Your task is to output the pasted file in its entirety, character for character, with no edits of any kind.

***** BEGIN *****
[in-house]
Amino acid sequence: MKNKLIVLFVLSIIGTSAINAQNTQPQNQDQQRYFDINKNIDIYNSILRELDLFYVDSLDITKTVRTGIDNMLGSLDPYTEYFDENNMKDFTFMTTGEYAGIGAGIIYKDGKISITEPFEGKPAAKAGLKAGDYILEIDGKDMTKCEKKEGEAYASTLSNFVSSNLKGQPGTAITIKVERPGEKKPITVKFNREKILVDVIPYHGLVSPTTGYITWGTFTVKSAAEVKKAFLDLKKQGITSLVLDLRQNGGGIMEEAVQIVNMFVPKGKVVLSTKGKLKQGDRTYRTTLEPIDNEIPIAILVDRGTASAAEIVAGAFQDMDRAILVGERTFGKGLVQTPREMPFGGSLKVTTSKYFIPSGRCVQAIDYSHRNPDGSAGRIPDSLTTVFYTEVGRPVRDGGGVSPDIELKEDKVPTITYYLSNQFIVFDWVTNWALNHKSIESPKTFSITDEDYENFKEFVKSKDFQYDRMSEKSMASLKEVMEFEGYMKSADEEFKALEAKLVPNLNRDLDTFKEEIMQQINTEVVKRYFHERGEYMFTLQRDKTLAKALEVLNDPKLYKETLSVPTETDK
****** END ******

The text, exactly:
[in-house]
Amino acid sequence: MKNKLIVLFVLSIIGTSAINAQNTQPQNQDQQRYFDINKNIDIYNSILRELDLFYVDSLDITKTVRTGIDNMLGSLDPYTEYFDENNMKDFTFMTTGEYAGIGAGIIYKDGKISITEPFEGKPAAKAGLKAGDYILEIDGKDMTKCEKKEGEAYASTLSNFVSSNLKGQPGTAITIKVERPGEKKPITVKFNREKILVDVIPYHGLVSPTTGYITWGTFTVKSAAEVKKAFLDLKKQGITSLVLDLRQNGGGIMEEAVQIVNMFVPKGKVVLSTKGKLKQGDRTYRTTLEPIDNEIPIAILVDRGTASAAEIVAGAFQDMDRAILVGERTFGKGLVQTPREMPFGGSLKVTTSKYFIPSGRCVQAIDYSHRNPDGSAGRIPDSLTTVFYTEVGRPVRDGGGVSPDIELKEDKVPTITYYLSNQFIVFDWVTNWALNHKSIESPKTFSITDEDYENFKEFVKSKDFQYDRMSEKSMASLKEVMEFEGYMKSADEEFKALEAKLVPNLNRDLDTFKEEIMQQINTEVVKRYFHERGEYMFTLQRDKTLAKALEVLNDPKLYKETLSVPTETDK